Aussie duo’s blazing bats ruin Kiwis’ high hopes of taking first T20 women’s match

Sweet victory: Australia's women celebrate the fall of wicket before going on to set a world batting record.

Sweet victory: Australia's women celebrate the fall of wicket before going on to set a world batting record. Photo: AAP/Steve Christo

Australia’s won’t curb their attacking instincts and are unlikely to tinker with their batting line-up, despite a top order collapse in the first women’s T20 match against New Zealand.

Chasing 163 at North Sydney Oval on Saturday, Australia crashed to 4-45 in the sixth over..

An unbroken fifth wicket stand of 119 between captain Meg Lanning (56) and deputy Rachael Haynes (69) powered them to a six-wicket win with 14 balls to spare.

The stand set a new world record for women’s T20 and shattered what  the White Ferns’ supporters regarded as the prelude to victory.

Australia got off to a shaky start, with Beth Mooney and Ashleigh Gardner both caught in the deep, as Australia came out with all bats blazing.

Veterans Lanning and Haynes steadied the ship after coming in at five and six respectively and champion allrounder Ellyse Perry never even got to the crease.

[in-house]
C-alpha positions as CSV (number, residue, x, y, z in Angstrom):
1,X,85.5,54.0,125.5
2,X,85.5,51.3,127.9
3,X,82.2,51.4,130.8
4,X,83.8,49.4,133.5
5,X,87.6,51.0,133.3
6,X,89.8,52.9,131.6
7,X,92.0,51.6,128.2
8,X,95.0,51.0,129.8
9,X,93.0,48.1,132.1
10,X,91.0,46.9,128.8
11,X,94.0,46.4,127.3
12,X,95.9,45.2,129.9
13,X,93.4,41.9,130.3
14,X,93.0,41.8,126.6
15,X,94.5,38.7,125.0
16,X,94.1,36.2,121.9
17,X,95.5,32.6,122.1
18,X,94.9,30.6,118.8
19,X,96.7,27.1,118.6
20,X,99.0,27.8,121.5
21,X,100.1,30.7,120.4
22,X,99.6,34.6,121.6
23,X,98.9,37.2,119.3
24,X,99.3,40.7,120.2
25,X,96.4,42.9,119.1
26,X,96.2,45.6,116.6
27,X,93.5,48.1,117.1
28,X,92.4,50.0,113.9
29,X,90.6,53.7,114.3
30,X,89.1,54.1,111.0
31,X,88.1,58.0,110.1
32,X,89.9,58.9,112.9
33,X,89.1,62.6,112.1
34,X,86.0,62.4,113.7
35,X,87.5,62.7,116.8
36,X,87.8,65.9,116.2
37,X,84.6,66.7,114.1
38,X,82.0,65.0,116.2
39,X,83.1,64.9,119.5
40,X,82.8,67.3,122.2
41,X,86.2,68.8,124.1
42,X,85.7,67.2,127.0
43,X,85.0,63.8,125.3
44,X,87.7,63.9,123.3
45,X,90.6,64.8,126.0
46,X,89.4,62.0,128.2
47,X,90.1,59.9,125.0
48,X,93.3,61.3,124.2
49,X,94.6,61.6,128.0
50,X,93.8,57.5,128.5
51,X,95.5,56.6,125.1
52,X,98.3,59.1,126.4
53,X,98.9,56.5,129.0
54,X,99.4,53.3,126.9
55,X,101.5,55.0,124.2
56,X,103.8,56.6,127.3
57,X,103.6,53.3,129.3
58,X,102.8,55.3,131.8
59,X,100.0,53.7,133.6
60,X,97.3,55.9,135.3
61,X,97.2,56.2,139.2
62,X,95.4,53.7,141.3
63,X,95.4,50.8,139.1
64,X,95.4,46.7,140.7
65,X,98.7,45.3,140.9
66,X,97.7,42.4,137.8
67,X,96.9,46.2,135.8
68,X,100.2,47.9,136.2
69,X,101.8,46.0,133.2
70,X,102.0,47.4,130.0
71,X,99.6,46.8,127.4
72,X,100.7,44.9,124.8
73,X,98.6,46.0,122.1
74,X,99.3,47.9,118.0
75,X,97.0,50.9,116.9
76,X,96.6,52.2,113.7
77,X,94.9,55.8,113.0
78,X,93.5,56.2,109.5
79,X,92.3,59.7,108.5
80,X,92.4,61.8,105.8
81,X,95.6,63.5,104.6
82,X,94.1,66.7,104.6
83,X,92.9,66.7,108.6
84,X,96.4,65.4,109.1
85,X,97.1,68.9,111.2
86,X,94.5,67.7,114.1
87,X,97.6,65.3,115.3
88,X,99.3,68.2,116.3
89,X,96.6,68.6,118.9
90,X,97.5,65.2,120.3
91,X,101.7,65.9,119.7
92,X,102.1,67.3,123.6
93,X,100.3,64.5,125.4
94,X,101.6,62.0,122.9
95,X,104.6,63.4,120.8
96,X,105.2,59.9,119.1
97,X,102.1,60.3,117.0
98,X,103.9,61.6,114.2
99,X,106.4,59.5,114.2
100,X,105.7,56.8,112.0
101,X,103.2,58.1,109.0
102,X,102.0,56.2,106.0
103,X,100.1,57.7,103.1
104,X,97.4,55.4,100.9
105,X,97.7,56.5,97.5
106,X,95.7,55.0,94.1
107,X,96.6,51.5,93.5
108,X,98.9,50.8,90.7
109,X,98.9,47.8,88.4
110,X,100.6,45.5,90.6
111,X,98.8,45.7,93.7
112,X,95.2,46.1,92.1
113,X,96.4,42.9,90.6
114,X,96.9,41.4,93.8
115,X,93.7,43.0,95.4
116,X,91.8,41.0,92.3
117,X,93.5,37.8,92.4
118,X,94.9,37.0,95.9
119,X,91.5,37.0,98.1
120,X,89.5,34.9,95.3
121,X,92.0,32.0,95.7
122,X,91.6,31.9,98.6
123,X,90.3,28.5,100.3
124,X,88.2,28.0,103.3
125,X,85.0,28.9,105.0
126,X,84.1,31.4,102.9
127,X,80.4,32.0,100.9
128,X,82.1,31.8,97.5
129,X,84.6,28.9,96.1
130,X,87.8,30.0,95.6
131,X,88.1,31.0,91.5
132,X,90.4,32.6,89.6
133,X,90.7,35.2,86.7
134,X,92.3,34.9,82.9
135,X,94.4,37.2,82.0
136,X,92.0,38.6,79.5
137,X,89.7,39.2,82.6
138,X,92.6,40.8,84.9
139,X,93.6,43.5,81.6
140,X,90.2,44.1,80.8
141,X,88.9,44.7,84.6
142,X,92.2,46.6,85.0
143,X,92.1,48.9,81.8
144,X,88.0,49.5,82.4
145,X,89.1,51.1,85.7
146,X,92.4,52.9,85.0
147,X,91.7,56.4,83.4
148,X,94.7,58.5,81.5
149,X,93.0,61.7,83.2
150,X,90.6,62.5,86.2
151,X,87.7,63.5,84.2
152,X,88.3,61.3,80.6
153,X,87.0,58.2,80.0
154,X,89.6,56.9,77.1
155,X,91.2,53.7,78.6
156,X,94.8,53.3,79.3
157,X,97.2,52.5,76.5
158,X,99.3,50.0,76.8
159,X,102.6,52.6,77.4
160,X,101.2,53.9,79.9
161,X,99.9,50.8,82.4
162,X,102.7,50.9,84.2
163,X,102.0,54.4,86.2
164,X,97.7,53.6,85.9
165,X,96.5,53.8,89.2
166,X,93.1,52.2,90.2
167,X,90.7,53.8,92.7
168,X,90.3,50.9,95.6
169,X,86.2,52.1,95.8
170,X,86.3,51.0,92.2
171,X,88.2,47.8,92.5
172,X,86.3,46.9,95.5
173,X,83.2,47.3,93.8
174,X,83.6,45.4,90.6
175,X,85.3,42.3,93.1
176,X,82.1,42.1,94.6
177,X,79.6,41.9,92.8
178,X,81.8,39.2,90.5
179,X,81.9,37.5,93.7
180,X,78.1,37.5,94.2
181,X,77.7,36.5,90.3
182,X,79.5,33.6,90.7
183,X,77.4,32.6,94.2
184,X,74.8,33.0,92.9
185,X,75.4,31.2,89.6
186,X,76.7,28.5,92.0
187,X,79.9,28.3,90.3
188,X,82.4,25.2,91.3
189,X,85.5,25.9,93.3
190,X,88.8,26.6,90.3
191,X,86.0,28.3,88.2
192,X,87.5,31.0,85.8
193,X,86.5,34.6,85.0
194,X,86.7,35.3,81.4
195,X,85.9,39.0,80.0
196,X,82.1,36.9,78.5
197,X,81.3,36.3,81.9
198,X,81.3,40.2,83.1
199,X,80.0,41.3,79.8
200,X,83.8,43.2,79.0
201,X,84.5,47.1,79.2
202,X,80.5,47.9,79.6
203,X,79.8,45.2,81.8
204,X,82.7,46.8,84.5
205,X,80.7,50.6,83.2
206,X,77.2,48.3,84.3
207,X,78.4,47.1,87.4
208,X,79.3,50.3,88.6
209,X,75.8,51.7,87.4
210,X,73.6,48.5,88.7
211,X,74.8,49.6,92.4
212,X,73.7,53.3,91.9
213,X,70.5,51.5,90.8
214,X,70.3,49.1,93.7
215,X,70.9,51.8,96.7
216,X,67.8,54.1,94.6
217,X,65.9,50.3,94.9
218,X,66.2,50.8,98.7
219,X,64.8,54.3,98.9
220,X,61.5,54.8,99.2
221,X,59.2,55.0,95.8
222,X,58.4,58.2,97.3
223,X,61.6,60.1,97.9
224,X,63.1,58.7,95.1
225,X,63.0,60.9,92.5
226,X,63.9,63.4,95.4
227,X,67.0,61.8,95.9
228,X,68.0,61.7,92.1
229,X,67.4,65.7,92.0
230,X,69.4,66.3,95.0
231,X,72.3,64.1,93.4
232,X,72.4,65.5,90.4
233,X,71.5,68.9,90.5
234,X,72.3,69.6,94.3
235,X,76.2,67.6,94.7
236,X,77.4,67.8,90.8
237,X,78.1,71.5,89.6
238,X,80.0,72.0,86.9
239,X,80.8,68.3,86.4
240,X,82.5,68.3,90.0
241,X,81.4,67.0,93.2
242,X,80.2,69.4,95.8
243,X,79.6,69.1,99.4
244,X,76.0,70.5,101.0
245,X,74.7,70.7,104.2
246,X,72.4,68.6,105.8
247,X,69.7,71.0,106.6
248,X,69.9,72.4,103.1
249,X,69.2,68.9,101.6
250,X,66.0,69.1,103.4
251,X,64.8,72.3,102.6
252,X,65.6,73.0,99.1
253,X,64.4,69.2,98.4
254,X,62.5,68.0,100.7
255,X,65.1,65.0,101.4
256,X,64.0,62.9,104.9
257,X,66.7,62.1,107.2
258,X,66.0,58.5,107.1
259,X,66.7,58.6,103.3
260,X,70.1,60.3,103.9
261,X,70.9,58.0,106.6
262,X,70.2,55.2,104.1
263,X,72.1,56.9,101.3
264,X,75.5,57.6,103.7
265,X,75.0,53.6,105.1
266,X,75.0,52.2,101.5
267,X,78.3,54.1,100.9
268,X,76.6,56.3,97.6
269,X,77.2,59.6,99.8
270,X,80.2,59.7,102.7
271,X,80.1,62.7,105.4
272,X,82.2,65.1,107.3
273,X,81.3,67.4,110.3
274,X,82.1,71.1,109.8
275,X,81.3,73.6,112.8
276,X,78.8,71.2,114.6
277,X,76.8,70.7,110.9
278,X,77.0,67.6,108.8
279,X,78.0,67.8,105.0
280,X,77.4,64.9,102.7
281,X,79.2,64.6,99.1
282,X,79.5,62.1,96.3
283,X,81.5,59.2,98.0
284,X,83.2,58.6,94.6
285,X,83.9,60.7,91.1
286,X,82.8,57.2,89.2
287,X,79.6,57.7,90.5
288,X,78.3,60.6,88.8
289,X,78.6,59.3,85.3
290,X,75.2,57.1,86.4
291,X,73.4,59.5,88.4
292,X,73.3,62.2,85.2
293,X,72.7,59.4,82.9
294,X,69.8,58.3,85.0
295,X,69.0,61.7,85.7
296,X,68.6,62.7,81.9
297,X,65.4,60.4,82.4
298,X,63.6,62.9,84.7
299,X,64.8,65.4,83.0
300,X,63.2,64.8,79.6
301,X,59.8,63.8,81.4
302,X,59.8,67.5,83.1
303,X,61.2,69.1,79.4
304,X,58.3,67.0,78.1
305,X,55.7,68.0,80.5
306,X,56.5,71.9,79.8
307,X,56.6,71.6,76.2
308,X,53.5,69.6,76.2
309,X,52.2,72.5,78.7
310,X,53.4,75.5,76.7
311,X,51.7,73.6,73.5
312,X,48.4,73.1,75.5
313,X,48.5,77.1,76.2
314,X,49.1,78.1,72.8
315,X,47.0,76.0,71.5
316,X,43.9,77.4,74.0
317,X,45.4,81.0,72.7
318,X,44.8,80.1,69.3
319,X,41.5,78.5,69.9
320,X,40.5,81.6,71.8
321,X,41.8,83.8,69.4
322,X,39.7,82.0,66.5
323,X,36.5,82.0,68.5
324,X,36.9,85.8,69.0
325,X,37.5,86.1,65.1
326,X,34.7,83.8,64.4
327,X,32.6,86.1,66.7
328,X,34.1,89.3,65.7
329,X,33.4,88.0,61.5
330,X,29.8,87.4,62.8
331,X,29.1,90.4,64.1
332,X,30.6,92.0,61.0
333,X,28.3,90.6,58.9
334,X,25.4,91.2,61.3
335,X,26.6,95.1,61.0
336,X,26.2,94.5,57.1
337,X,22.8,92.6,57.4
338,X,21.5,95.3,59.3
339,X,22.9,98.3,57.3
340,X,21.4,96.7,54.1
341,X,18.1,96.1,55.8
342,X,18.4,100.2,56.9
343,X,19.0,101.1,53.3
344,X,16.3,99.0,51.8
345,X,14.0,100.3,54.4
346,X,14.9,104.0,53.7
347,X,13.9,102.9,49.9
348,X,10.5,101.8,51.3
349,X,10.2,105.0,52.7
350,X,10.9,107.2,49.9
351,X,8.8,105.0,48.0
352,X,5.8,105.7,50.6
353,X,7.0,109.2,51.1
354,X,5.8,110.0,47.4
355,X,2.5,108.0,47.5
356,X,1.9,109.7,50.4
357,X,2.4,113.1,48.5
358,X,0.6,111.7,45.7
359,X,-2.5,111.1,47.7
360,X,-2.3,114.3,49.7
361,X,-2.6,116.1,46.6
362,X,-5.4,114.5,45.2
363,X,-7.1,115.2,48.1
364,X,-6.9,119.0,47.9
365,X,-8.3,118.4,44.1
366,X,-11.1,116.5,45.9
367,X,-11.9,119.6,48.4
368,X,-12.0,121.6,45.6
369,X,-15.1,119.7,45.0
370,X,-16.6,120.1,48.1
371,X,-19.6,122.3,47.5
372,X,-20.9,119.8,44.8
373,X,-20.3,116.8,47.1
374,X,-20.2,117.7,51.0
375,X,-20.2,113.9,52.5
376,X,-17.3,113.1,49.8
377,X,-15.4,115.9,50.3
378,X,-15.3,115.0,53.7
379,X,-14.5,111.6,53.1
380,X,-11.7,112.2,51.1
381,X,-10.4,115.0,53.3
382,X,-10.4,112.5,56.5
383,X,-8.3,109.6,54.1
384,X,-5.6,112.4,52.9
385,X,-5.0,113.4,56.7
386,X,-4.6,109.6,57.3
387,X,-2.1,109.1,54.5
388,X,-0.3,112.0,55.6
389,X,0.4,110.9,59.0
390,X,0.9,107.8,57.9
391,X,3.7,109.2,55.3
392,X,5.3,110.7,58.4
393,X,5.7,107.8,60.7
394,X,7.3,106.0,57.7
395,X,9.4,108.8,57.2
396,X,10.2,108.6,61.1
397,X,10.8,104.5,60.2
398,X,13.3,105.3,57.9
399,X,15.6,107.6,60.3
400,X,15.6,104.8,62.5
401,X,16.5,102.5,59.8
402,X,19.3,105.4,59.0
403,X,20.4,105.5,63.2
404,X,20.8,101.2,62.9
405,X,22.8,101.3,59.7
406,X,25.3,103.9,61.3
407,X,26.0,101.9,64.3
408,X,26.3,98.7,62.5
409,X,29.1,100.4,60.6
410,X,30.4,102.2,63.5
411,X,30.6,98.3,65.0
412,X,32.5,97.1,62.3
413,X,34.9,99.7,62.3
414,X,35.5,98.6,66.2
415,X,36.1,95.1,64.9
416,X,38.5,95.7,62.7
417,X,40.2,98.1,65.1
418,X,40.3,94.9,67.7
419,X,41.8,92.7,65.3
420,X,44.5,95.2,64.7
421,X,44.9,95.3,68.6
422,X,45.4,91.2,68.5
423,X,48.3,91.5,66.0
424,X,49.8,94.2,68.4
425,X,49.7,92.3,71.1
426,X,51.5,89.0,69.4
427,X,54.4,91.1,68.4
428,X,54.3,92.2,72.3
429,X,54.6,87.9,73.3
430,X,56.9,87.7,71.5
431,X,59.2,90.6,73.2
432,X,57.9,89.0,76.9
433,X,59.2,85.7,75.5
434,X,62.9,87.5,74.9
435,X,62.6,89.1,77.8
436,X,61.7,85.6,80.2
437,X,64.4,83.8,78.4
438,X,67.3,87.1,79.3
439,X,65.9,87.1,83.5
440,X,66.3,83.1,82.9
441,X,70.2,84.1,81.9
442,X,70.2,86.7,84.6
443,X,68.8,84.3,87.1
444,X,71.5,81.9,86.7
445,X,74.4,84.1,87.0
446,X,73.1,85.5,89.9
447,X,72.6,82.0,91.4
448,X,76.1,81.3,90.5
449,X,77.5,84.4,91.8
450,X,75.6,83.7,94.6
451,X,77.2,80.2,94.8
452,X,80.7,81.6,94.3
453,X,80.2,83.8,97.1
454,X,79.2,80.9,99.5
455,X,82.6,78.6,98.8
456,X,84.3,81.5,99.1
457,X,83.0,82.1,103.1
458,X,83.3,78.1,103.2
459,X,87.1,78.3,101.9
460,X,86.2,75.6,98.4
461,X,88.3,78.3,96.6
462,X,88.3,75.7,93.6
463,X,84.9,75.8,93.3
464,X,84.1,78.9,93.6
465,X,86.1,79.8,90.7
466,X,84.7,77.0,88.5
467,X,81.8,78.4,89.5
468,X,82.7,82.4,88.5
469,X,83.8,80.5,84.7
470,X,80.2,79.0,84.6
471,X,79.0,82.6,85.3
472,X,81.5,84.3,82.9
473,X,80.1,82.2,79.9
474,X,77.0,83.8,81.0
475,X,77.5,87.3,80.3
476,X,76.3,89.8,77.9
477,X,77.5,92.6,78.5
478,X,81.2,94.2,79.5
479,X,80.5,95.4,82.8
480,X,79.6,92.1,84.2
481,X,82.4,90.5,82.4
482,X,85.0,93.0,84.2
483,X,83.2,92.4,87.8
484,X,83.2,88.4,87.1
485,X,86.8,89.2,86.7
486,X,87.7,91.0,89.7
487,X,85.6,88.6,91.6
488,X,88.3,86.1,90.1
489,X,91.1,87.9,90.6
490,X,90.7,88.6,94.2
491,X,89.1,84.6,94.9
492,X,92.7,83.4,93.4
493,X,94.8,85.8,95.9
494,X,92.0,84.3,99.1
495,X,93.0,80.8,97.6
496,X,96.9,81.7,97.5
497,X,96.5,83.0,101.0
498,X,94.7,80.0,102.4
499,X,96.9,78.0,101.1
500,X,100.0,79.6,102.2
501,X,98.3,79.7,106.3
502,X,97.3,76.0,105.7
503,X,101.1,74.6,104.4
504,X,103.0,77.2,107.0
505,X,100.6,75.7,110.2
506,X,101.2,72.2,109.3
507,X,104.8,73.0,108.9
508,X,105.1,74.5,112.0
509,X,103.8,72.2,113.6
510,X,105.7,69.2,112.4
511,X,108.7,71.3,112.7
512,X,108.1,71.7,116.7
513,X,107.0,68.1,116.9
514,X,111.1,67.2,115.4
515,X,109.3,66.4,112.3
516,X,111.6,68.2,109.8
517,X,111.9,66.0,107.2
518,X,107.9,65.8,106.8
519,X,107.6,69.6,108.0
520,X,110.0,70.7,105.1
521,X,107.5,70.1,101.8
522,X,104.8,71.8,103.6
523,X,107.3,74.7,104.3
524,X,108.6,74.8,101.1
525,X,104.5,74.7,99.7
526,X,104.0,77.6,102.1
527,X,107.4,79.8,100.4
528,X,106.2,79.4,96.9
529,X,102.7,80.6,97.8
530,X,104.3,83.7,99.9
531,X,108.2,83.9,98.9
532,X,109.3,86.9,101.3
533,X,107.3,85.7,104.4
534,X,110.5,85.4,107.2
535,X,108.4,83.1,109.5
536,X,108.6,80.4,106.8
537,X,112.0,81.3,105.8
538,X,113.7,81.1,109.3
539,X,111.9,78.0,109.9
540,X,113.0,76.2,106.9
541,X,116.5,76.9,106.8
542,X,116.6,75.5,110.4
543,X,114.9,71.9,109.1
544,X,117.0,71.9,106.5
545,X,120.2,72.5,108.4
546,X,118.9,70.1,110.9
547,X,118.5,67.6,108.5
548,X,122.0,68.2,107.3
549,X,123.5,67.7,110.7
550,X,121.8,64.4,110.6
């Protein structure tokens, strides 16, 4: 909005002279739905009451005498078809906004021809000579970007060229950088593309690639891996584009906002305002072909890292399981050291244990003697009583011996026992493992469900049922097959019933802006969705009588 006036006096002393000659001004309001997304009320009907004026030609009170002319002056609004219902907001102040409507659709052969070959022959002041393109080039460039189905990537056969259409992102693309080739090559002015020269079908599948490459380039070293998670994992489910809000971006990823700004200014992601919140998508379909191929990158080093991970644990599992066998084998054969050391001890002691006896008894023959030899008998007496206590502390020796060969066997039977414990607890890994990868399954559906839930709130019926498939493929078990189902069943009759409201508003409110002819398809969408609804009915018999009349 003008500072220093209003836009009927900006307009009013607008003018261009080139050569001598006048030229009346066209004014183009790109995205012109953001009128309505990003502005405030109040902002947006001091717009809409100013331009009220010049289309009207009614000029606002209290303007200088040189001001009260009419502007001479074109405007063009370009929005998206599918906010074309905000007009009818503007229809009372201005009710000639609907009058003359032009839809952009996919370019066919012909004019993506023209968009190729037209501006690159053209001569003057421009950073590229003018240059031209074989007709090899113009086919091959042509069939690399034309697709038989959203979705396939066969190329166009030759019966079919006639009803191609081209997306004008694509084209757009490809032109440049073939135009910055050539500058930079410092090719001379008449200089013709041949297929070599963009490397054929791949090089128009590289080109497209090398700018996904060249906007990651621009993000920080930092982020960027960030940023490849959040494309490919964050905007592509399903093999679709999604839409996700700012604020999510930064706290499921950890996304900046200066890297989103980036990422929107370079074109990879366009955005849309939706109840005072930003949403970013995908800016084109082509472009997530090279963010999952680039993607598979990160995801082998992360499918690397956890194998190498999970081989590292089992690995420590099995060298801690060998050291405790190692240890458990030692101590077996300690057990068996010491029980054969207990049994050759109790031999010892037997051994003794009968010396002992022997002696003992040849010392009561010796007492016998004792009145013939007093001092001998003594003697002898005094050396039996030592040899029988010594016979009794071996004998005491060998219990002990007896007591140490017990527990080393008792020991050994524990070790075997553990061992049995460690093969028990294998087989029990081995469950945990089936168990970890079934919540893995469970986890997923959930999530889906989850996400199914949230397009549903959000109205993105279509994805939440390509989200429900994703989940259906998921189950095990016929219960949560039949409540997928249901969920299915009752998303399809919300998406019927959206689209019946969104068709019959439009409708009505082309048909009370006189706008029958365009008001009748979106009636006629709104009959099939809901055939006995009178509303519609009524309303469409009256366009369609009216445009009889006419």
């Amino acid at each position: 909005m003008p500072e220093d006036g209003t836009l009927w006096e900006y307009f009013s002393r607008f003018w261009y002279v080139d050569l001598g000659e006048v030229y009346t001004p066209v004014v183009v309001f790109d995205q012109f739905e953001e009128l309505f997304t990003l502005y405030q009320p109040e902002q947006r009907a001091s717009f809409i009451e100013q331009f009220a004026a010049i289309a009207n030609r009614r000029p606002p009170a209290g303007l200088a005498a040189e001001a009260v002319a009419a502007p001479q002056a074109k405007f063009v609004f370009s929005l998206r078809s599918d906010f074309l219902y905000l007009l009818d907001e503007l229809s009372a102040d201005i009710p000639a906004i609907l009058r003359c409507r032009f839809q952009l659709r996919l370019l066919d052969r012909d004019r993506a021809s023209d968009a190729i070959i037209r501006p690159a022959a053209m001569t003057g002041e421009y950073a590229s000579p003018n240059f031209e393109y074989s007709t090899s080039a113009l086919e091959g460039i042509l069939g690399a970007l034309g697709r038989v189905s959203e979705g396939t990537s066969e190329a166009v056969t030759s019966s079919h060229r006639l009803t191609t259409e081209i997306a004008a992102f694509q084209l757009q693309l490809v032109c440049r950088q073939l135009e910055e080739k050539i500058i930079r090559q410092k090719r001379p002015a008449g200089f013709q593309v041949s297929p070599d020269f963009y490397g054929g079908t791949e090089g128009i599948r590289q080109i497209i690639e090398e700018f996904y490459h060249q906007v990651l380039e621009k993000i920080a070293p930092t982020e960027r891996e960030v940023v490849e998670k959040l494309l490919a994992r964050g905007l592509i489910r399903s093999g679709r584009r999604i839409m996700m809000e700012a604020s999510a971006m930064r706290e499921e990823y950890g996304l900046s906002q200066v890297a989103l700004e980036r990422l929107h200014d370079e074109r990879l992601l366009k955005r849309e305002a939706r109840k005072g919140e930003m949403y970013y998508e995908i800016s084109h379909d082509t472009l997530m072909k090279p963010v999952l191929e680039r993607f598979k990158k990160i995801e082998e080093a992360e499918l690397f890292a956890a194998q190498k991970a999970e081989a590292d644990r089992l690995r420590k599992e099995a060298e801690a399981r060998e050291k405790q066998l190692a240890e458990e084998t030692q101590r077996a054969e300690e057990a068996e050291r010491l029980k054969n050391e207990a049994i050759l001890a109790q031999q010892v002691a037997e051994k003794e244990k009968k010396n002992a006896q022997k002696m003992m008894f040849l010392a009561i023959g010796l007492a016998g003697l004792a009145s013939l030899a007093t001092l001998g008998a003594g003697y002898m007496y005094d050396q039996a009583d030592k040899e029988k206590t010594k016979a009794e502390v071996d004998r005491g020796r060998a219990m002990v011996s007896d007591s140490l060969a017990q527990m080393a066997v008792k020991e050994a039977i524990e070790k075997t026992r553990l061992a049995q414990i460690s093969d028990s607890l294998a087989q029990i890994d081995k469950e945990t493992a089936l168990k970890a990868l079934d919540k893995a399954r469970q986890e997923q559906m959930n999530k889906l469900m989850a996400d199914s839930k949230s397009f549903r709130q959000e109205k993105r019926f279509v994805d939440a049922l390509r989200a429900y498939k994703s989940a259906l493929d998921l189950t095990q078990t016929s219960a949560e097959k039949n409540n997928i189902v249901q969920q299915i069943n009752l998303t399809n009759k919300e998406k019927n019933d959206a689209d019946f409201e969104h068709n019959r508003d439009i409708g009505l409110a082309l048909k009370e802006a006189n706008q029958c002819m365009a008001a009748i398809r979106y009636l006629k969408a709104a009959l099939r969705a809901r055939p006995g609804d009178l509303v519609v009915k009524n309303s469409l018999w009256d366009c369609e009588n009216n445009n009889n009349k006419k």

Haynes, who captained the side last summer when Lanning was injured, doubted whether either of them would be moved up the order.

“No I think we’ll back our batting line-up, that’s probably one of our strengths, that we do bat quite deep in our order,” Haynes said.

“But I think everyone who comes in, we want them to play with aggression and play with a really positive style and intent.

“I think tonight was a bit of a blueprint of what we want to come .”
Haynes on Saturday notched her highest international T20 score.

Asked if she as in the best form of her career, Haynes said “Yeah, I’m a lot more relaxed about the whole thing to be honest.

“When I was younger I was a bit too intense and didn’t take the time to enjoy it and now when I play, i just want to enjoy it.”

She described the efforts of spinner Sophie Molineux as outstanding after the young Victorian allrounder conceded just 21 runs off her four overs.

Haynes said Australia’s bowlers needed to tidy up their execution for Monday’s second match in Brisbane , especially after conceding 36 runs off their last two overs on Saturday.

New Zealand coach Haidee Tiffen was also looking for better execution from her bowlers, and for her batters to start their late innings charge earlier than they did on Saturday and have fewer dot balls.

She will also look for highly rated teenage spinner Amelia Kerr to bounce back after conceding 24 off two overs, the worst economy rate of her T20 international career.


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